| Mathilde Charras | Février 2021 |

 

Framed photography from Hassan Hajjaj. Crédit photo : Hassan Hajjaj

 

Colours surround us. They pervade our daily life, emerging from nature, ordering our reality, so much that we forget their symbolism and to what extent they are a construct. Nothing natural about colours then? Let us have a look at the long occidental history of colours and their presence in art. A closer look at the photographer Hassan Hajjaj’s work and his relationship to colours might help us shift focus to go beyond this western scope.

 

Palimpsest of colours

Without being quite aware of it, we associate colours with realms of our reality’s grasp. Colours are moral and immoral, they express feelings, facts or political sympathies. One can notice the intimacy existing between colours and concepts through colloquial or historical expressions. How natural it is for us to say that someone is “red with anger”! Our young minds have not yet forgotten that the communists were referred to as the “red peril” throughout the 20th century.

What we might have forgotten though, is that colours are ambivalent. Their symbolical meaning shifted several times in history, often influenced by religious revolutions and societal constructs. Therefore, when we associate a female new born with the colour red, we are ignorant of its traditional scope of representation: blood, war and fire. Red is worn by soldiers, whereas blue is the colour of the Virgin Mary. It is not until the Protestant Reformation, with its praise of humble and discreet colours, later seized upon by the bourgeois morality, that one can witness that shift and blue started to become a rather masculine colour – if such a thing even exists.

Colours’ symbolism is as fascinating as it is overwhelmingly deep. In two paragraphs, it seems the main question has not been asked yet: what is colour? As familiar as this word might seem, a proper definition is hard to find. Burying oneself in the dictionary, the following explanation emerges: colour is “an attribute of things that results from the light they reflect, transmit or emit in so far as this light causes a visual sensation that depends on its wavelengths”. [1] This scientific definition inherited from Newton, underlining the relationship between light and colour, still allows interpretation.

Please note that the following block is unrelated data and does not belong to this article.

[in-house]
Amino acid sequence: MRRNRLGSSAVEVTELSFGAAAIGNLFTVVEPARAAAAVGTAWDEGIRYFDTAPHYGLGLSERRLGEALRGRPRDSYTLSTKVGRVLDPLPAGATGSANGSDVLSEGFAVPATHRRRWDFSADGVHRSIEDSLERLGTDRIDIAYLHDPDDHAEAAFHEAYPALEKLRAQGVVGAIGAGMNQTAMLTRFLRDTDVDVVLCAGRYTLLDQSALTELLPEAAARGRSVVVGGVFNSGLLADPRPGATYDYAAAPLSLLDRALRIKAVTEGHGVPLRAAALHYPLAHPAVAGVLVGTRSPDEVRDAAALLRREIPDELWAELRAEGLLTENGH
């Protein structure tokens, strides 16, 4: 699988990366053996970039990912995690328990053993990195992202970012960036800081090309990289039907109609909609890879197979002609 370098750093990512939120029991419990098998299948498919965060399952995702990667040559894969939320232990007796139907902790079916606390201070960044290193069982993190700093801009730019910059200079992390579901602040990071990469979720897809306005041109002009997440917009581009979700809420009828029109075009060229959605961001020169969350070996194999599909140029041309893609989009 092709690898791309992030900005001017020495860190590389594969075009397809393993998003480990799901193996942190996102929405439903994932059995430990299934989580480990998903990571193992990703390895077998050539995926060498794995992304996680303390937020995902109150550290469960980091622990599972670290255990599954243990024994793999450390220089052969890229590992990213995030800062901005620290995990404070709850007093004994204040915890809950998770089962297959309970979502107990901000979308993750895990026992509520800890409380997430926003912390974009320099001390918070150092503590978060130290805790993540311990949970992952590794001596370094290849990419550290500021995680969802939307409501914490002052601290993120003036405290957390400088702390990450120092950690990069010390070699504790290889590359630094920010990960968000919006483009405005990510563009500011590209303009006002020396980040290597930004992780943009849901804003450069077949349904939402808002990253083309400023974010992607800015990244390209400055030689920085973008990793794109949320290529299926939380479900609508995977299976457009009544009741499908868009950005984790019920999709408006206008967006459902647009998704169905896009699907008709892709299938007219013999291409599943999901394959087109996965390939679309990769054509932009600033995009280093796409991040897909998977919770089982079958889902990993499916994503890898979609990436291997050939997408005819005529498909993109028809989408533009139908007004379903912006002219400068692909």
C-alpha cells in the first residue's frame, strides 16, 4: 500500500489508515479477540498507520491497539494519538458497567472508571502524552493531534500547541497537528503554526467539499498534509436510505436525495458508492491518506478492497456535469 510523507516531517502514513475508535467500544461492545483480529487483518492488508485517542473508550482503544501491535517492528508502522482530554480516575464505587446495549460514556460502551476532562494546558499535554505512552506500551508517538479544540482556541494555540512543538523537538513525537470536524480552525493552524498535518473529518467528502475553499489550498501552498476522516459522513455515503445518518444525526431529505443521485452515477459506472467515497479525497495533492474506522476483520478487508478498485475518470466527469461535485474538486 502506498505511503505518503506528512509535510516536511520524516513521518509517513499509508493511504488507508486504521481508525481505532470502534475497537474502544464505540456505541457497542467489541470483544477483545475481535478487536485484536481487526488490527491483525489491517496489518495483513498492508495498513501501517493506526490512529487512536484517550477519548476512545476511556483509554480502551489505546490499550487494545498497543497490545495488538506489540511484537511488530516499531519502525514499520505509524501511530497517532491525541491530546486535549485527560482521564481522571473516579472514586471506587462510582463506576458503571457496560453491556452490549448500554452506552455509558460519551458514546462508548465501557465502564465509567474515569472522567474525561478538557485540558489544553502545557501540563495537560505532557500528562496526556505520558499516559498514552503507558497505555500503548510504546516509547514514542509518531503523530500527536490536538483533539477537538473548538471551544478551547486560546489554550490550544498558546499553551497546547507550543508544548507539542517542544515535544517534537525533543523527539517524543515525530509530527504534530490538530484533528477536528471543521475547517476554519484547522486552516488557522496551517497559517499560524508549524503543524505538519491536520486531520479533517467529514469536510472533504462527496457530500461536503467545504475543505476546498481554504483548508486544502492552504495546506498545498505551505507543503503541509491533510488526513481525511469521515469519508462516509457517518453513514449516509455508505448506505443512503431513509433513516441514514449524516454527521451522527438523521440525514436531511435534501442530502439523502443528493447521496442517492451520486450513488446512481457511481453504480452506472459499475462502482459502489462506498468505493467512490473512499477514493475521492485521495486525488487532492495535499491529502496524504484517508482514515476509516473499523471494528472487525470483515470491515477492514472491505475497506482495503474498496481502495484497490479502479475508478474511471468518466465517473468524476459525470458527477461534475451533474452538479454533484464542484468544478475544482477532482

Michel Pastoureau, a French medievalist historian, considers colour, this “attribute of things”, to be a mental category; namely, a concept. In order to feel their existence, to perceive their nuances, one does not need to see colours. One can imagine them and feel their texture through words. That is how an adult blind person is deemed to have the same colours’ culture than a sighted one. The historian concludes from this statement that any intellectual interested in colours needs to withdraw from the only realm of “vision” to study them.[2]

Following his instructions, it is now time to address colours’ omnipresence in our written culture and representation’s system or how colour can be defined as the new word.

 

Colour, the new word

Expressing ourselves, telling the world that we belong to humanity and to the universe requires colour. The three first colours ever to be used to paint and dye clothes were black, white and red. An attentive reader will find them at the heart of many mythologies, folklores and tales. Among them, the fable of the fox and the crow pictures a black bird, losing a white cheese for having listened too trustfully to a red fox. And one could go on.

Tales were told before they were written and that is why this colourful triad subsists for so long as until the 19th century and the Brothers Grimm. Their primitive symbolism, black meaning darkness, white daylight and red industry – blood, fire, tools – is still pervasive in our modern societies. It is yet interesting to realise that a division, introduced by Newton’s light spectrum, occurred in the arts and in the history of arts, leading black and white to become the ugly ducklings of colours.